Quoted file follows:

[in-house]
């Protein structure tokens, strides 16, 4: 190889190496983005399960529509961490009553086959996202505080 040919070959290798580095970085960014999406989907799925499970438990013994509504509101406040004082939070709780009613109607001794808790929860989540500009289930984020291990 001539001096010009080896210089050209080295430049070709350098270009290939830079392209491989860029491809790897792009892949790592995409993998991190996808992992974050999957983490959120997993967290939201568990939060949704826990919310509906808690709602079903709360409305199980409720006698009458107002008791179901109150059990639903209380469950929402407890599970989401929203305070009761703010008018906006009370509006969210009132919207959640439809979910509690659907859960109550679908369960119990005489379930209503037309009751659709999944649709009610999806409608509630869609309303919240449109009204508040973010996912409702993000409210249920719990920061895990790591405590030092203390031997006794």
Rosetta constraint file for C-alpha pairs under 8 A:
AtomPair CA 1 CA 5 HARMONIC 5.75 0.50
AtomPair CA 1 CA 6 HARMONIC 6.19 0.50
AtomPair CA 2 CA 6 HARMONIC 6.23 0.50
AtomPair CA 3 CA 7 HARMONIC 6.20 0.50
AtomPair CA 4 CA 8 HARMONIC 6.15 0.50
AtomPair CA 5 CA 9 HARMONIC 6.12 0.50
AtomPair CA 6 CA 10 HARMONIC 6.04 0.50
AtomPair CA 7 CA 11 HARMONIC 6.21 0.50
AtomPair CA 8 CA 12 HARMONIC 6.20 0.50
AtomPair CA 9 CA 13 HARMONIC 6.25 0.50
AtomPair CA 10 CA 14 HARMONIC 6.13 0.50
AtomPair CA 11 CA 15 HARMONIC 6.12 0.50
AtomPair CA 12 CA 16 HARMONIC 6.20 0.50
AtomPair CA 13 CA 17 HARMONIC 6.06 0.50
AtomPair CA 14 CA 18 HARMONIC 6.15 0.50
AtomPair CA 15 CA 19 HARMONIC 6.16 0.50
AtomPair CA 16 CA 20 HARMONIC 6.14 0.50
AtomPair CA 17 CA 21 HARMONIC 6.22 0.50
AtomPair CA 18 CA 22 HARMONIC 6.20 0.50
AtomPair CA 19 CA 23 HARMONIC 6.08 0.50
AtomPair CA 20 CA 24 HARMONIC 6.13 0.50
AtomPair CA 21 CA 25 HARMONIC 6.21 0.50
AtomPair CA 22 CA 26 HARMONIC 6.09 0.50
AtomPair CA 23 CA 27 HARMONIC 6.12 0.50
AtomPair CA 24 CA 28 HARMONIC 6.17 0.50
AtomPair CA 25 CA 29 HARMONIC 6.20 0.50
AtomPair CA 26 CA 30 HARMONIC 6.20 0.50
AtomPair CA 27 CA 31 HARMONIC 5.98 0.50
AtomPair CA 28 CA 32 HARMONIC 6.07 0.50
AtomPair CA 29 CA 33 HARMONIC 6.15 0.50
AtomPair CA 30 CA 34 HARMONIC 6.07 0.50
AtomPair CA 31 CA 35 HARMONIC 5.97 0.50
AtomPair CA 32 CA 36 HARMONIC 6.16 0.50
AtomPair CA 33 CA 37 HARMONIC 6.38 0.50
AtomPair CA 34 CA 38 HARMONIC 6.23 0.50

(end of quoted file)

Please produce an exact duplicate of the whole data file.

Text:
[in-house]
């Protein structure tokens, strides 16, 4: 190889190496983005399960529509961490009553086959996202505080 040919070959290798580095970085960014999406989907799925499970438990013994509504509101406040004082939070709780009613109607001794808790929860989540500009289930984020291990 001539001096010009080896210089050209080295430049070709350098270009290939830079392209491989860029491809790897792009892949790592995409993998991190996808992992974050999957983490959120997993967290939201568990939060949704826990919310509906808690709602079903709360409305199980409720006698009458107002008791179901109150059990639903209380469950929402407890599970989401929203305070009761703010008018906006009370509006969210009132919207959640439809979910509690659907859960109550679908369960119990005489379930209503037309009751659709999944649709009610999806409608509630869609309303919240449109009204508040973010996912409702993000409210249920719990920061895990790591405590030092203390031997006794």
Rosetta constraint file for C-alpha pairs under 8 A:
AtomPair CA 1 CA 5 HARMONIC 5.75 0.50
AtomPair CA 1 CA 6 HARMONIC 6.19 0.50
AtomPair CA 2 CA 6 HARMONIC 6.23 0.50
AtomPair CA 3 CA 7 HARMONIC 6.20 0.50
AtomPair CA 4 CA 8 HARMONIC 6.15 0.50
AtomPair CA 5 CA 9 HARMONIC 6.12 0.50
AtomPair CA 6 CA 10 HARMONIC 6.04 0.50
AtomPair CA 7 CA 11 HARMONIC 6.21 0.50
AtomPair CA 8 CA 12 HARMONIC 6.20 0.50
AtomPair CA 9 CA 13 HARMONIC 6.25 0.50
AtomPair CA 10 CA 14 HARMONIC 6.13 0.50
AtomPair CA 11 CA 15 HARMONIC 6.12 0.50
AtomPair CA 12 CA 16 HARMONIC 6.20 0.50
AtomPair CA 13 CA 17 HARMONIC 6.06 0.50
AtomPair CA 14 CA 18 HARMONIC 6.15 0.50
AtomPair CA 15 CA 19 HARMONIC 6.16 0.50
AtomPair CA 16 CA 20 HARMONIC 6.14 0.50
AtomPair CA 17 CA 21 HARMONIC 6.22 0.50
AtomPair CA 18 CA 22 HARMONIC 6.20 0.50
AtomPair CA 19 CA 23 HARMONIC 6.08 0.50
AtomPair CA 20 CA 24 HARMONIC 6.13 0.50
AtomPair CA 21 CA 25 HARMONIC 6.21 0.50
AtomPair CA 22 CA 26 HARMONIC 6.09 0.50
AtomPair CA 23 CA 27 HARMONIC 6.12 0.50
AtomPair CA 24 CA 28 HARMONIC 6.17 0.50
AtomPair CA 25 CA 29 HARMONIC 6.20 0.50
AtomPair CA 26 CA 30 HARMONIC 6.20 0.50
AtomPair CA 27 CA 31 HARMONIC 5.98 0.50
AtomPair CA 28 CA 32 HARMONIC 6.07 0.50
AtomPair CA 29 CA 33 HARMONIC 6.15 0.50
AtomPair CA 30 CA 34 HARMONIC 6.07 0.50
AtomPair CA 31 CA 35 HARMONIC 5.97 0.50
AtomPair CA 32 CA 36 HARMONIC 6.16 0.50
AtomPair CA 33 CA 37 HARMONIC 6.38 0.50
AtomPair CA 34 CA 38 HARMONIC 6.23 0.50